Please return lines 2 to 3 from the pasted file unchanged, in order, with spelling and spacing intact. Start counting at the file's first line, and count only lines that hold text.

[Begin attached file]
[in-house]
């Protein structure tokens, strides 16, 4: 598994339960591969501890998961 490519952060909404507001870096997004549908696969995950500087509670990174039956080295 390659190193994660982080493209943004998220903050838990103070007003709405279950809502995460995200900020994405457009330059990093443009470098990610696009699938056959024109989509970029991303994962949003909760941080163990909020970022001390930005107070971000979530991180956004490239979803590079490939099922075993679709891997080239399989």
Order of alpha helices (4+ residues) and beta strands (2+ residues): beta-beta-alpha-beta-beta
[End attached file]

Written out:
């Protein structure tokens, strides 16, 4: 598994339960591969501890998961 490519952060909404507001870096997004549908696969995950500087509670990174039956080295 390659190193994660982080493209943004998220903050838990103070007003709405279950809502995460995200900020994405457009330059990093443009470098990610696009699938056959024109989509970029991303994962949003909760941080163990909020970022001390930005107070971000979530991180956004490239979803590079490939099922075993679709891997080239399989």
Order of alpha helices (4+ residues) and beta strands (2+ residues): beta-beta-alpha-beta-beta